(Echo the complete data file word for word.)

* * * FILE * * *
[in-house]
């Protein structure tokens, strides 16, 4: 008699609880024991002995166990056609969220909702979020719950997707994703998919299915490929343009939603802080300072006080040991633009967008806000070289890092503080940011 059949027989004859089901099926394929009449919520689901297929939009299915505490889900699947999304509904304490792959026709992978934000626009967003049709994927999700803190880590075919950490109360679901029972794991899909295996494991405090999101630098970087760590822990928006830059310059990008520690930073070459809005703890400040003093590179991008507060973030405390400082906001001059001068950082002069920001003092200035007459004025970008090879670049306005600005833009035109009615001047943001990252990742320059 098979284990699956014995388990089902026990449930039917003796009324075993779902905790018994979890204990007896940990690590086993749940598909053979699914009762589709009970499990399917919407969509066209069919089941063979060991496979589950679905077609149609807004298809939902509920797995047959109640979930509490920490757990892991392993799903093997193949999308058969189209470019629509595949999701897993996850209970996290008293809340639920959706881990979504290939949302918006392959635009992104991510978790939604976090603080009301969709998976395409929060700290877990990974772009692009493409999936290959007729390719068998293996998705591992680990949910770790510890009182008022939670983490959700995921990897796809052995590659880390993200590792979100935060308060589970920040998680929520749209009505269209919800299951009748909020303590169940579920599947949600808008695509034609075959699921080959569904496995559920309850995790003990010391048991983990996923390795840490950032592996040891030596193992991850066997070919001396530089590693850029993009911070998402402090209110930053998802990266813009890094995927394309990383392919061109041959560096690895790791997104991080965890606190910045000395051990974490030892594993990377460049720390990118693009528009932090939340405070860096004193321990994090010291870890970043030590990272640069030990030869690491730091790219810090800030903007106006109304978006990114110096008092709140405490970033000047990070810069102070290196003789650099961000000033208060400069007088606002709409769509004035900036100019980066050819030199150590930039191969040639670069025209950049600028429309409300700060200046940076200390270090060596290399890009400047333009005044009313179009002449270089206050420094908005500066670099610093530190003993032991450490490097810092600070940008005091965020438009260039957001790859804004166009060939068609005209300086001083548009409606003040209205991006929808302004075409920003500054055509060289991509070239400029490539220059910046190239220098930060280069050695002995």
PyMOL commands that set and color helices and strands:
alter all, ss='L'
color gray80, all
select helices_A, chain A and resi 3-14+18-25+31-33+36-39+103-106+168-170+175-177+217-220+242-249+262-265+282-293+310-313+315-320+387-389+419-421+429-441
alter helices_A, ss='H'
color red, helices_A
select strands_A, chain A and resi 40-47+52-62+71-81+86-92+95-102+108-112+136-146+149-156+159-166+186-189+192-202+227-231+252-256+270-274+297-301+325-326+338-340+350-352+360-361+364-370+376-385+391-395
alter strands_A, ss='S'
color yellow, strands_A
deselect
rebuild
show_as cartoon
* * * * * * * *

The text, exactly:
[in-house]
């Protein structure tokens, strides 16, 4: 008699609880024991002995166990056609969220909702979020719950997707994703998919299915490929343009939603802080300072006080040991633009967008806000070289890092503080940011 059949027989004859089901099926394929009449919520689901297929939009299915505490889900699947999304509904304490792959026709992978934000626009967003049709994927999700803190880590075919950490109360679901029972794991899909295996494991405090999101630098970087760590822990928006830059310059990008520690930073070459809005703890400040003093590179991008507060973030405390400082906001001059001068950082002069920001003092200035007459004025970008090879670049306005600005833009035109009615001047943001990252990742320059 098979284990699956014995388990089902026990449930039917003796009324075993779902905790018994979890204990007896940990690590086993749940598909053979699914009762589709009970499990399917919407969509066209069919089941063979060991496979589950679905077609149609807004298809939902509920797995047959109640979930509490920490757990892991392993799903093997193949999308058969189209470019629509595949999701897993996850209970996290008293809340639920959706881990979504290939949302918006392959635009992104991510978790939604976090603080009301969709998976395409929060700290877990990974772009692009493409999936290959007729390719068998293996998705591992680990949910770790510890009182008022939670983490959700995921990897796809052995590659880390993200590792979100935060308060589970920040998680929520749209009505269209919800299951009748909020303590169940579920599947949600808008695509034609075959699921080959569904496995559920309850995790003990010391048991983990996923390795840490950032592996040891030596193992991850066997070919001396530089590693850029993009911070998402402090209110930053998802990266813009890094995927394309990383392919061109041959560096690895790791997104991080965890606190910045000395051990974490030892594993990377460049720390990118693009528009932090939340405070860096004193321990994090010291870890970043030590990272640069030990030869690491730091790219810090800030903007106006109304978006990114110096008092709140405490970033000047990070810069102070290196003789650099961000000033208060400069007088606002709409769509004035900036100019980066050819030199150590930039191969040639670069025209950049600028429309409300700060200046940076200390270090060596290399890009400047333009005044009313179009002449270089206050420094908005500066670099610093530190003993032991450490490097810092600070940008005091965020438009260039957001790859804004166009060939068609005209300086001083548009409606003040209205991006929808302004075409920003500054055509060289991509070239400029490539220059910046190239220098930060280069050695002995």
PyMOL commands that set and color helices and strands:
alter all, ss='L'
color gray80, all
select helices_A, chain A and resi 3-14+18-25+31-33+36-39+103-106+168-170+175-177+217-220+242-249+262-265+282-293+310-313+315-320+387-389+419-421+429-441
alter helices_A, ss='H'
color red, helices_A
select strands_A, chain A and resi 40-47+52-62+71-81+86-92+95-102+108-112+136-146+149-156+159-166+186-189+192-202+227-231+252-256+270-274+297-301+325-326+338-340+350-352+360-361+364-370+376-385+391-395
alter strands_A, ss='S'
color yellow, strands_A
deselect
rebuild
show_as cartoon